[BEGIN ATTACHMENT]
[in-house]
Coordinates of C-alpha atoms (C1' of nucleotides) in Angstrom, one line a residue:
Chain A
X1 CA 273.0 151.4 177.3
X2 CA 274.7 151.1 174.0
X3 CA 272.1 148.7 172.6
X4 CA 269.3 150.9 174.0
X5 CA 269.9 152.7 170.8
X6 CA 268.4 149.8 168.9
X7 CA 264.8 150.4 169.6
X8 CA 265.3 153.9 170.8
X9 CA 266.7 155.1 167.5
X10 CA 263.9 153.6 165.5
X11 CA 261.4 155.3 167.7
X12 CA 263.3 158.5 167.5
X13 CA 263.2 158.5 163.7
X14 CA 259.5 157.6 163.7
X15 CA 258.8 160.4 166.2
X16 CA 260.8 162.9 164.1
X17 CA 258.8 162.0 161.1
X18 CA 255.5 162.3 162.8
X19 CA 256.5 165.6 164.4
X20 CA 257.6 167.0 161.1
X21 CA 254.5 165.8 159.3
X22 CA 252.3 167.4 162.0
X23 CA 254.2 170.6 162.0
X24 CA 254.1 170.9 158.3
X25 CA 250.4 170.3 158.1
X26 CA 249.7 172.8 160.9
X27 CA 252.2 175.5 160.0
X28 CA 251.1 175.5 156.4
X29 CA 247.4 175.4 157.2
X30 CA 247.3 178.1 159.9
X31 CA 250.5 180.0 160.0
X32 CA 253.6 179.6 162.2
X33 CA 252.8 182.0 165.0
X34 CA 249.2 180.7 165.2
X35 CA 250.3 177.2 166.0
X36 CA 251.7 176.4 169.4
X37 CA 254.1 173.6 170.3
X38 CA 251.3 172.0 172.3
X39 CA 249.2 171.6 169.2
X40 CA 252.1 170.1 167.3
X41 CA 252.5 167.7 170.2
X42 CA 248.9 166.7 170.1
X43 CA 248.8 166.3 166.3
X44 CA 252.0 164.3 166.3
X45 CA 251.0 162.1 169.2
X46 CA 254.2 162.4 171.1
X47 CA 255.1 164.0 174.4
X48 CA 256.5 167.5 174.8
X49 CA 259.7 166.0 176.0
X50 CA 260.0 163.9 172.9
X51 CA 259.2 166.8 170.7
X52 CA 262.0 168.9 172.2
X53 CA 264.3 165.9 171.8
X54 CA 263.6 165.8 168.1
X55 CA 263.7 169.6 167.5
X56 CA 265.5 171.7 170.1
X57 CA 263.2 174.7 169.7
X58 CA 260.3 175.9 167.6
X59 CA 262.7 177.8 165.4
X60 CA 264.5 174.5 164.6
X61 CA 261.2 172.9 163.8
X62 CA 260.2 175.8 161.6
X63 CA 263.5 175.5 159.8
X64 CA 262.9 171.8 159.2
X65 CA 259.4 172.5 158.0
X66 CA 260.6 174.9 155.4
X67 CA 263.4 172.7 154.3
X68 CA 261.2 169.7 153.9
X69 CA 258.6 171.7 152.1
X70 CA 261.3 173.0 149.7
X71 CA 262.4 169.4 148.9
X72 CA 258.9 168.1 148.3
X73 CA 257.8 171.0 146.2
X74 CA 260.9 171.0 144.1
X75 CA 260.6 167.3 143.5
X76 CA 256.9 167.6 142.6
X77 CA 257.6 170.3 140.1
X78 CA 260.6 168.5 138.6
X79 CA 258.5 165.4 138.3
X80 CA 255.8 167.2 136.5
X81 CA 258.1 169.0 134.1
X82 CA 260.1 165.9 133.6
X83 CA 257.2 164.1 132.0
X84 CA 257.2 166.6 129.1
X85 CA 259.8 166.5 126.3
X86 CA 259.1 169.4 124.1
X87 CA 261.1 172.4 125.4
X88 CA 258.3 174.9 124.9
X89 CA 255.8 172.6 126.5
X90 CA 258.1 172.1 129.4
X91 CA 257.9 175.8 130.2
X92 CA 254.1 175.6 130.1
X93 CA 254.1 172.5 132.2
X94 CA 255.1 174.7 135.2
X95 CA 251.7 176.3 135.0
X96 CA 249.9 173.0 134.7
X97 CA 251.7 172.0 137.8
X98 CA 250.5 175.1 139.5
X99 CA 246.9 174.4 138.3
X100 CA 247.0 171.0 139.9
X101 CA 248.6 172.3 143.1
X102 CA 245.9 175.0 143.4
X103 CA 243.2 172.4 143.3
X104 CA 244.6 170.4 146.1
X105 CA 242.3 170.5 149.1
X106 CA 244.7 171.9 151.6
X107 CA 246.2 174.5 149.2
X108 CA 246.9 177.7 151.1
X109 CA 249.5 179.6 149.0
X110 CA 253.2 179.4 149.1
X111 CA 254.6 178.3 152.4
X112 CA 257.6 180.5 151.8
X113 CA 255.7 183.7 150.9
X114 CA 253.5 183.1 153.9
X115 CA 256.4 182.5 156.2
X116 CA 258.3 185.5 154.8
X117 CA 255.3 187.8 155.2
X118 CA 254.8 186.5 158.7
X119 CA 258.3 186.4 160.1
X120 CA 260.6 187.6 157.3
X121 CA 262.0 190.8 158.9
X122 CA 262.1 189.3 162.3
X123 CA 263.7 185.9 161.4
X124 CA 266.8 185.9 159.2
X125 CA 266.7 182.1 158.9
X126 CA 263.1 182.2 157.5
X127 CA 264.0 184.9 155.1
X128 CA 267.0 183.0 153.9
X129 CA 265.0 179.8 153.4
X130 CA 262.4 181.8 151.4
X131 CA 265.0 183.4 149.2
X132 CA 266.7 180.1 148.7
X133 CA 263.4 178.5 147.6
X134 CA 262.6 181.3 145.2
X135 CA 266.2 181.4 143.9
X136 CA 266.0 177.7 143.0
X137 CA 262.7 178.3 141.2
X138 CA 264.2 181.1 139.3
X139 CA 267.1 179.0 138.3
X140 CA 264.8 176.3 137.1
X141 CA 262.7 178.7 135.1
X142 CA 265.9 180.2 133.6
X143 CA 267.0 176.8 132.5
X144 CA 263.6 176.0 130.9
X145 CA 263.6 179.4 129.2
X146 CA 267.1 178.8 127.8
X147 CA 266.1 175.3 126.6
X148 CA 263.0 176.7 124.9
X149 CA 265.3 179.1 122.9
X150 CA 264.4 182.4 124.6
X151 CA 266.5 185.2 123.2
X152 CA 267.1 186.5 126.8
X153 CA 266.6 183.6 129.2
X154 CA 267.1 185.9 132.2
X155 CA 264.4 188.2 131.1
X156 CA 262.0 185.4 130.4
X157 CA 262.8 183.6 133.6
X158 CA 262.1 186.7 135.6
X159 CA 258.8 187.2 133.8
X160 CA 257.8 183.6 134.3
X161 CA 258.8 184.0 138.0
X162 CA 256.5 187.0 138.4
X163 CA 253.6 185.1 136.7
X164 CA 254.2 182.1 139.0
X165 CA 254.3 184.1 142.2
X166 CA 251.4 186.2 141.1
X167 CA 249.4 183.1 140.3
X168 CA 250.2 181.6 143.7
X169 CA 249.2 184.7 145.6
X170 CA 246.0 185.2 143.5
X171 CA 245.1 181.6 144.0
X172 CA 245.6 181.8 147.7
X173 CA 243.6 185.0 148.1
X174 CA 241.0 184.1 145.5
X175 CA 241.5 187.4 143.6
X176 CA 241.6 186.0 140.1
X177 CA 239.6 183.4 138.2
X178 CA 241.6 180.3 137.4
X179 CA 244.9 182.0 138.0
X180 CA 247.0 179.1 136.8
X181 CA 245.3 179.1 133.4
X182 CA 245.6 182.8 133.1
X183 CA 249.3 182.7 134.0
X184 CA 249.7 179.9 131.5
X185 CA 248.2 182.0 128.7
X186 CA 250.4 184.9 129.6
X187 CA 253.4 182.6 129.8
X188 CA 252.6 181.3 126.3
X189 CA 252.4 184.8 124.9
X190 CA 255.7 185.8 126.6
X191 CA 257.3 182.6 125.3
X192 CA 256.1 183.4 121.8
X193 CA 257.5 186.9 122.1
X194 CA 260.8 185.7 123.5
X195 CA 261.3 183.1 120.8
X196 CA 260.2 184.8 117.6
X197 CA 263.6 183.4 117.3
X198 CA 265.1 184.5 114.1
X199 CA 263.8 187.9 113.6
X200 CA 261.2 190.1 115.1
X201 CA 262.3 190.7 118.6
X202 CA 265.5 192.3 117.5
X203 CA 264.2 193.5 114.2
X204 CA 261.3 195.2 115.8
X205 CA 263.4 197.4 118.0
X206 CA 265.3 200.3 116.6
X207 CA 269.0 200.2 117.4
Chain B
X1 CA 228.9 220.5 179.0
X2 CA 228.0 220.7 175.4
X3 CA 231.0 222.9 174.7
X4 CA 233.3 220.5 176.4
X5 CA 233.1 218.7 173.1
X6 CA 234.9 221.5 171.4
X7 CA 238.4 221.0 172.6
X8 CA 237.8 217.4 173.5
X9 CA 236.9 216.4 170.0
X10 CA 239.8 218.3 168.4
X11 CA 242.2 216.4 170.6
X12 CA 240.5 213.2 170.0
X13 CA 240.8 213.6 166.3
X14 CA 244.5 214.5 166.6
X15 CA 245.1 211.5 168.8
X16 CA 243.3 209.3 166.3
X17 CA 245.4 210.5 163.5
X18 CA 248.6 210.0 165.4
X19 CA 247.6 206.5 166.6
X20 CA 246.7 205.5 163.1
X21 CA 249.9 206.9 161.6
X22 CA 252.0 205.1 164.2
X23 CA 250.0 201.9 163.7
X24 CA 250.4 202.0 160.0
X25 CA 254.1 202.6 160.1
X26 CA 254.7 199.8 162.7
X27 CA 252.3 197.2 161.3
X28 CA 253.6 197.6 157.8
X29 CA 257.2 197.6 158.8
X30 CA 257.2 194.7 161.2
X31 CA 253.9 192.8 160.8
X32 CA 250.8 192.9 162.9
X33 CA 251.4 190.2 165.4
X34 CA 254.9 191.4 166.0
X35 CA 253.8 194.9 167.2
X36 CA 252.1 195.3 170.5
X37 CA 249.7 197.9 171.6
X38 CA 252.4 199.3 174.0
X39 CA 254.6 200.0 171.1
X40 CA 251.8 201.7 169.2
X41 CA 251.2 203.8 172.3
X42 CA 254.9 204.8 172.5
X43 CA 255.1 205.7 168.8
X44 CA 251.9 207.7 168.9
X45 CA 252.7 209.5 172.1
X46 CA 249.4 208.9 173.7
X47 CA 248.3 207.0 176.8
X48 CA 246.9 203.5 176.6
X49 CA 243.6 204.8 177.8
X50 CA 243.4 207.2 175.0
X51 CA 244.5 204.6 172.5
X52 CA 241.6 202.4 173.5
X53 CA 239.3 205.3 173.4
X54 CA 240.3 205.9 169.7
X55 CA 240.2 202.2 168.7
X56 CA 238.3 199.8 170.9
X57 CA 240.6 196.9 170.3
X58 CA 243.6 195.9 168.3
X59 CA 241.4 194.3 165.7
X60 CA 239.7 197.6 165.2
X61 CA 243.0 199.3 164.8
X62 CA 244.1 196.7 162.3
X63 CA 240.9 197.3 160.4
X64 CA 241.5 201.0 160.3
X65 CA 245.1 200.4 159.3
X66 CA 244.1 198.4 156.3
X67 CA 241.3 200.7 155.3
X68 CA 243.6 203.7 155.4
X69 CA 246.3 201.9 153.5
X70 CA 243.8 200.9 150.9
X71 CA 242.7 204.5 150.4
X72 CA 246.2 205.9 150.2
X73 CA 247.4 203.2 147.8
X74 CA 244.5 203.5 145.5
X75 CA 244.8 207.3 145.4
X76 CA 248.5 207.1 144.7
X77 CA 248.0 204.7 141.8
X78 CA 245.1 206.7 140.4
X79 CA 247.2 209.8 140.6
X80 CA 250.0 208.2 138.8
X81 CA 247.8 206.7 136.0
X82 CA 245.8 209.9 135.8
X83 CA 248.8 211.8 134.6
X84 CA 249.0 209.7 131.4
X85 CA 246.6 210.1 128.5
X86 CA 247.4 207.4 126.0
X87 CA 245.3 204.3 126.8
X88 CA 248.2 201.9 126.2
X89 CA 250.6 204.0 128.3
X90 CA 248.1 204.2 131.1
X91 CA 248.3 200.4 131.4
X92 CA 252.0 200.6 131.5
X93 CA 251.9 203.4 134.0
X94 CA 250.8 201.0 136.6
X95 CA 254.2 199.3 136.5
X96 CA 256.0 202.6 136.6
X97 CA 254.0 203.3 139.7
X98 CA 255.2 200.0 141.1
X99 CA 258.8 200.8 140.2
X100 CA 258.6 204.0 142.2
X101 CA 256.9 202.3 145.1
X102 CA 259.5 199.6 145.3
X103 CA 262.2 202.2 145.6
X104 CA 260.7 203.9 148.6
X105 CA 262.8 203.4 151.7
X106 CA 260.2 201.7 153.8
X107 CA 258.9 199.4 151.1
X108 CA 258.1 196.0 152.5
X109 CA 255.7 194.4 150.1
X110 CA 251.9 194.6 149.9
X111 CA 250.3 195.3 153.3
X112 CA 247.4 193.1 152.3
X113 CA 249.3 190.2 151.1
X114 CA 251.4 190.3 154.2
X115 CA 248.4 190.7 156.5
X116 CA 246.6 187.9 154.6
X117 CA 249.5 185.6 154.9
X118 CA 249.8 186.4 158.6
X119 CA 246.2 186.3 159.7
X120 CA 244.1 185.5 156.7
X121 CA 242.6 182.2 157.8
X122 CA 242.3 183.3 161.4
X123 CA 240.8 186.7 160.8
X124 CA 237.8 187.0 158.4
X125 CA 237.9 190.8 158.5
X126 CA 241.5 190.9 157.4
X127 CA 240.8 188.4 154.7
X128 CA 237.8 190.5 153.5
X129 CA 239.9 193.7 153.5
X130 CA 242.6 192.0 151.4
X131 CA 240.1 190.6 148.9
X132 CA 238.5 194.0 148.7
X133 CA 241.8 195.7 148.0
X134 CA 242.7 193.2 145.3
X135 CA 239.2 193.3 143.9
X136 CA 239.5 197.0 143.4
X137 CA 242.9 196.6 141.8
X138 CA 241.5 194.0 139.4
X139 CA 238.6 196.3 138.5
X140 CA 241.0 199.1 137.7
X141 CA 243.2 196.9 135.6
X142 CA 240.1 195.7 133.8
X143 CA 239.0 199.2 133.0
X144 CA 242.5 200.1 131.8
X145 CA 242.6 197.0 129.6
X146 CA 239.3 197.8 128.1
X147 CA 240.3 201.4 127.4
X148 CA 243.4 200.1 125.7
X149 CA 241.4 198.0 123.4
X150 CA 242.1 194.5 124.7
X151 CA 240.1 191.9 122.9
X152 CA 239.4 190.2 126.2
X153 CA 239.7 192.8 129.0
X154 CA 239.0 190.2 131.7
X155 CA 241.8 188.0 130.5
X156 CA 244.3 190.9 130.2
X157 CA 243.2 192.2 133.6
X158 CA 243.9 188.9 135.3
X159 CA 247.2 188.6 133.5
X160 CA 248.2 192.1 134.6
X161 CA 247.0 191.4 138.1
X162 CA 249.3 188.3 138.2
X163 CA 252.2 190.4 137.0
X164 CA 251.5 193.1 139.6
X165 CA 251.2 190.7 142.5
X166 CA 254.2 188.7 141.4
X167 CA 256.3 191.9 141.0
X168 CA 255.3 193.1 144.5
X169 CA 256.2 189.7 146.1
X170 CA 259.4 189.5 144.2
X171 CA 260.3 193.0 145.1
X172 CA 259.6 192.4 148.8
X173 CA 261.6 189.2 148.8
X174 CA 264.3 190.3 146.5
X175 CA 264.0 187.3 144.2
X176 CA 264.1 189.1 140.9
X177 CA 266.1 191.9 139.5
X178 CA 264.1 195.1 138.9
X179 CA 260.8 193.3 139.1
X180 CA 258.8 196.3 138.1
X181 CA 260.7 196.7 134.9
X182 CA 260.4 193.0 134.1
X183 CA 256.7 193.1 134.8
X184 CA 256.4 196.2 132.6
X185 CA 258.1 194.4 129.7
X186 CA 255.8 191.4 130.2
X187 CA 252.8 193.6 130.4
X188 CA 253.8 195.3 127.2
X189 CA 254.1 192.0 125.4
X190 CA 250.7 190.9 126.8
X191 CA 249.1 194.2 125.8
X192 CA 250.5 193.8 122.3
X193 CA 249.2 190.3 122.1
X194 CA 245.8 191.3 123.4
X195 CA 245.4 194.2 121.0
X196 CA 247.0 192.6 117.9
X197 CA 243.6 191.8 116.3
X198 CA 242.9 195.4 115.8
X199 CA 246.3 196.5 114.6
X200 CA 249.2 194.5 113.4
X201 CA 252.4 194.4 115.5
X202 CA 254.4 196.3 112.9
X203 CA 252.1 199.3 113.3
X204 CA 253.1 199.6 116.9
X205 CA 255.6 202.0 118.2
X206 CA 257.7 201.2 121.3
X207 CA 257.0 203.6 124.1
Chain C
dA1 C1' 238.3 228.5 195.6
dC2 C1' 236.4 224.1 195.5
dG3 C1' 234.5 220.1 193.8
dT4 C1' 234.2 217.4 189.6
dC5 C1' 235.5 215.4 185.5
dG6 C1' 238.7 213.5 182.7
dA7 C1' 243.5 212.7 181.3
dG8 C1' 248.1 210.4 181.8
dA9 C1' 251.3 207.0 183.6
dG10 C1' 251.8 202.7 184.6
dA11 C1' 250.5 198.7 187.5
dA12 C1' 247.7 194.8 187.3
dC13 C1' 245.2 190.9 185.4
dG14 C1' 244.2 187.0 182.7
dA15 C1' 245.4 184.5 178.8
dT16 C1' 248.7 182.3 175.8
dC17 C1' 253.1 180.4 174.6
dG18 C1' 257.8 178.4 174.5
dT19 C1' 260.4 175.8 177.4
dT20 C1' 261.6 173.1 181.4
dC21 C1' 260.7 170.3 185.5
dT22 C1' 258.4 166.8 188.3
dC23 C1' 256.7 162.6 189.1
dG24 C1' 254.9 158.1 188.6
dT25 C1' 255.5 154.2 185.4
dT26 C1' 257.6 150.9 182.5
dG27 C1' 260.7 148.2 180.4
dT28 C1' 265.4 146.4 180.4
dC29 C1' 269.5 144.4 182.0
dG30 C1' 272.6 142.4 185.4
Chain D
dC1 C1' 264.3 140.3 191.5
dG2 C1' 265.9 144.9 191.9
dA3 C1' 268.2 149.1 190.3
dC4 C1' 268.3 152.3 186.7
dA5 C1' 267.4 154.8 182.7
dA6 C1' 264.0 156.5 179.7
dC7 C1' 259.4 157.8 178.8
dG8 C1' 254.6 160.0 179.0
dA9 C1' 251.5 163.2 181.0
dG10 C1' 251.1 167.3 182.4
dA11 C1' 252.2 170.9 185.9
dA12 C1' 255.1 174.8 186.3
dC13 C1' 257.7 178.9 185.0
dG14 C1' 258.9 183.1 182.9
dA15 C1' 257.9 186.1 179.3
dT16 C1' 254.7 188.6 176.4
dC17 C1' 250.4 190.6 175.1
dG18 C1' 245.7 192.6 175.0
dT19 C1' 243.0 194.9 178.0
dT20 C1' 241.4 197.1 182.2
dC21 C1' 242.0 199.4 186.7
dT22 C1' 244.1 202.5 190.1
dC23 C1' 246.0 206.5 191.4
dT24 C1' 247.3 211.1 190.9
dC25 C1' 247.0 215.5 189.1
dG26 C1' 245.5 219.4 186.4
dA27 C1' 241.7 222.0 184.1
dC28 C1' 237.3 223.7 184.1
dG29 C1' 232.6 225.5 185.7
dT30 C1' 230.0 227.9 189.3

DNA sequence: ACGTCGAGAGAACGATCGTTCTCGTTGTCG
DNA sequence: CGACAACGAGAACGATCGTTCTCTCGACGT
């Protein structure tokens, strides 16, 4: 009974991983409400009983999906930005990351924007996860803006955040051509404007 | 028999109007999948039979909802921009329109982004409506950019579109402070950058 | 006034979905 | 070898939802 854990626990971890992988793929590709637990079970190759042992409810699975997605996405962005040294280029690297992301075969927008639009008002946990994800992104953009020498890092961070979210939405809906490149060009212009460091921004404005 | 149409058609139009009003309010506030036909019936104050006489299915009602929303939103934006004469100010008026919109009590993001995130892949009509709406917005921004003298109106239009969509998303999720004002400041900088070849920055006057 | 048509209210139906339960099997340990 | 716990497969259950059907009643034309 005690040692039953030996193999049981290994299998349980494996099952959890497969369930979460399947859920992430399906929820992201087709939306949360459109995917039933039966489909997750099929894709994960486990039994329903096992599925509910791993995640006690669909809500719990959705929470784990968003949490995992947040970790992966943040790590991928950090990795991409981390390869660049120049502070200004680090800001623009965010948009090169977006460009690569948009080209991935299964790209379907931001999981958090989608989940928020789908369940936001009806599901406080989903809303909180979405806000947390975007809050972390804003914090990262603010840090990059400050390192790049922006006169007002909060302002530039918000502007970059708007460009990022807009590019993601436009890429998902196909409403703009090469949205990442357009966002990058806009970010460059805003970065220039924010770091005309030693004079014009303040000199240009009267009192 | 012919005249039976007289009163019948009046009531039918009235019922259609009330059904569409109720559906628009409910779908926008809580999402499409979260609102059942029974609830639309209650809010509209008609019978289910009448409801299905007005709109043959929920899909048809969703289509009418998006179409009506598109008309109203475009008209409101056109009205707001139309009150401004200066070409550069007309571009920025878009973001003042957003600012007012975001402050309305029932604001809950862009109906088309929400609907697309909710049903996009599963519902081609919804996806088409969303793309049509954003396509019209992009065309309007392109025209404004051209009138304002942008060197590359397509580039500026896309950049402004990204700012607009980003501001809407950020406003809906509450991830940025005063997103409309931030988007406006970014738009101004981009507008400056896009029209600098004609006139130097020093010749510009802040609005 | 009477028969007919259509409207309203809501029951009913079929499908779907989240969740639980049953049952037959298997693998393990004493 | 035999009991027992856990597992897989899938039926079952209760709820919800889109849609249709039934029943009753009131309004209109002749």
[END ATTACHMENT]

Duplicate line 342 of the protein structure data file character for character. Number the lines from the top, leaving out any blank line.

X131 CA 240.1 190.6 148.9